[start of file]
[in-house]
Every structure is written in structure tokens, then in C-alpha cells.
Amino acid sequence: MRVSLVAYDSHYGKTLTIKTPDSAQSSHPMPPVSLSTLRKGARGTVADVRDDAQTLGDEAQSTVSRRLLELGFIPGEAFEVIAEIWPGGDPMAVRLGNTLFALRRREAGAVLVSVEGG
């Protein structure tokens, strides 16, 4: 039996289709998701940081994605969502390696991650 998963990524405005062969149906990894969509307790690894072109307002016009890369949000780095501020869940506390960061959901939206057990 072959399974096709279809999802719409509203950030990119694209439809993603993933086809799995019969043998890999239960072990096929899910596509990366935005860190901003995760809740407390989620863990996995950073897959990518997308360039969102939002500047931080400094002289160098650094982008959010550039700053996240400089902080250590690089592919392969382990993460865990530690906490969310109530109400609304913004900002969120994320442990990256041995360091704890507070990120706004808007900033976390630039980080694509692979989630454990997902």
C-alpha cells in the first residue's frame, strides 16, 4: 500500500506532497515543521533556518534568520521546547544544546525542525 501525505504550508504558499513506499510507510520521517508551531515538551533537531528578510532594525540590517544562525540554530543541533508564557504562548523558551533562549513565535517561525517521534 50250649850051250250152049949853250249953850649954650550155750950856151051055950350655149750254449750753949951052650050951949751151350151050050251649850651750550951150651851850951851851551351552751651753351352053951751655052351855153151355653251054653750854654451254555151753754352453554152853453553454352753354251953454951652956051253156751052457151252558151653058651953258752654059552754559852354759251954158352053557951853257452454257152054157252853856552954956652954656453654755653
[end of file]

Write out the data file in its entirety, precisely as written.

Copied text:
[in-house]
Every structure is written in structure tokens, then in C-alpha cells.
Amino acid sequence: MRVSLVAYDSHYGKTLTIKTPDSAQSSHPMPPVSLSTLRKGARGTVADVRDDAQTLGDEAQSTVSRRLLELGFIPGEAFEVIAEIWPGGDPMAVRLGNTLFALRRREAGAVLVSVEGG
């Protein structure tokens, strides 16, 4: 039996289709998701940081994605969502390696991650 998963990524405005062969149906990894969509307790690894072109307002016009890369949000780095501020869940506390960061959901939206057990 072959399974096709279809999802719409509203950030990119694209439809993603993933086809799995019969043998890999239960072990096929899910596509990366935005860190901003995760809740407390989620863990996995950073897959990518997308360039969102939002500047931080400094002289160098650094982008959010550039700053996240400089902080250590690089592919392969382990993460865990530690906490969310109530109400609304913004900002969120994320442990990256041995360091704890507070990120706004808007900033976390630039980080694509692979989630454990997902």
C-alpha cells in the first residue's frame, strides 16, 4: 500500500506532497515543521533556518534568520521546547544544546525542525 501525505504550508504558499513506499510507510520521517508551531515538551533537531528578510532594525540590517544562525540554530543541533508564557504562548523558551533562549513565535517561525517521534 50250649850051250250152049949853250249953850649954650550155750950856151051055950350655149750254449750753949951052650050951949751151350151050050251649850651750550951150651851850951851851551351552751651753351352053951751655052351855153151355653251054653750854654451254555151753754352453554152853453553454352753354251953454951652956051253156751052457151252558151653058651953258752654059552754559852354759251954158352053557951853257452454257152054157252853856552954956652954656453654755653